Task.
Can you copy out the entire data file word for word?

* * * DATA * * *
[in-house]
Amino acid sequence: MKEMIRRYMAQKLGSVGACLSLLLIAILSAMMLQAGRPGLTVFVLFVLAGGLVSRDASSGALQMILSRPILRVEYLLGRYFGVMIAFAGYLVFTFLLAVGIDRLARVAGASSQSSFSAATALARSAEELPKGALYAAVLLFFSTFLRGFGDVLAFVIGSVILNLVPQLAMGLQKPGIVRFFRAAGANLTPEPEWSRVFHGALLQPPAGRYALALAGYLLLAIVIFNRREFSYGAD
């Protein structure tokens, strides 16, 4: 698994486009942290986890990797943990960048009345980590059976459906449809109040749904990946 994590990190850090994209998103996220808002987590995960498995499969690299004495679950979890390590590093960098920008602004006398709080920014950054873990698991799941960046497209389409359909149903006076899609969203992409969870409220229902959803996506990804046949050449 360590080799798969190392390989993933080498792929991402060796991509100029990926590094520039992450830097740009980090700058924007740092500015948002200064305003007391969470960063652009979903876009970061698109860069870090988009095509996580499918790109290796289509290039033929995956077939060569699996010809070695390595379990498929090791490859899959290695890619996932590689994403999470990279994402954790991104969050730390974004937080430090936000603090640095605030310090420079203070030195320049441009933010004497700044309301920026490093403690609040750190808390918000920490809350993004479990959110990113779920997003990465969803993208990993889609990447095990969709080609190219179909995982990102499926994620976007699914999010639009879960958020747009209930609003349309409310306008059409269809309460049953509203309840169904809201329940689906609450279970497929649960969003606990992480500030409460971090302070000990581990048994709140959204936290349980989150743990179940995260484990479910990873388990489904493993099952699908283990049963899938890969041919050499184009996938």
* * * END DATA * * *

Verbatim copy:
[in-house]
Amino acid sequence: MKEMIRRYMAQKLGSVGACLSLLLIAILSAMMLQAGRPGLTVFVLFVLAGGLVSRDASSGALQMILSRPILRVEYLLGRYFGVMIAFAGYLVFTFLLAVGIDRLARVAGASSQSSFSAATALARSAEELPKGALYAAVLLFFSTFLRGFGDVLAFVIGSVILNLVPQLAMGLQKPGIVRFFRAAGANLTPEPEWSRVFHGALLQPPAGRYALALAGYLLLAIVIFNRREFSYGAD
């Protein structure tokens, strides 16, 4: 698994486009942290986890990797943990960048009345980590059976459906449809109040749904990946 994590990190850090994209998103996220808002987590995960498995499969690299004495679950979890390590590093960098920008602004006398709080920014950054873990698991799941960046497209389409359909149903006076899609969203992409969870409220229902959803996506990804046949050449 360590080799798969190392390989993933080498792929991402060796991509100029990926590094520039992450830097740009980090700058924007740092500015948002200064305003007391969470960063652009979903876009970061698109860069870090988009095509996580499918790109290796289509290039033929995956077939060569699996010809070695390595379990498929090791490859899959290695890619996932590689994403999470990279994402954790991104969050730390974004937080430090936000603090640095605030310090420079203070030195320049441009933010004497700044309301920026490093403690609040750190808390918000920490809350993004479990959110990113779920997003990465969803993208990993889609990447095990969709080609190219179909995982990102499926994620976007699914999010639009879960958020747009209930609003349309409310306008059409269809309460049953509203309840169904809201329940689906609450279970497929649960969003606990992480500030409460971090302070000990581990048994709140959204936290349980989150743990179940995260484990479910990873388990489904493993099952699908283990049963899938890969041919050499184009996938």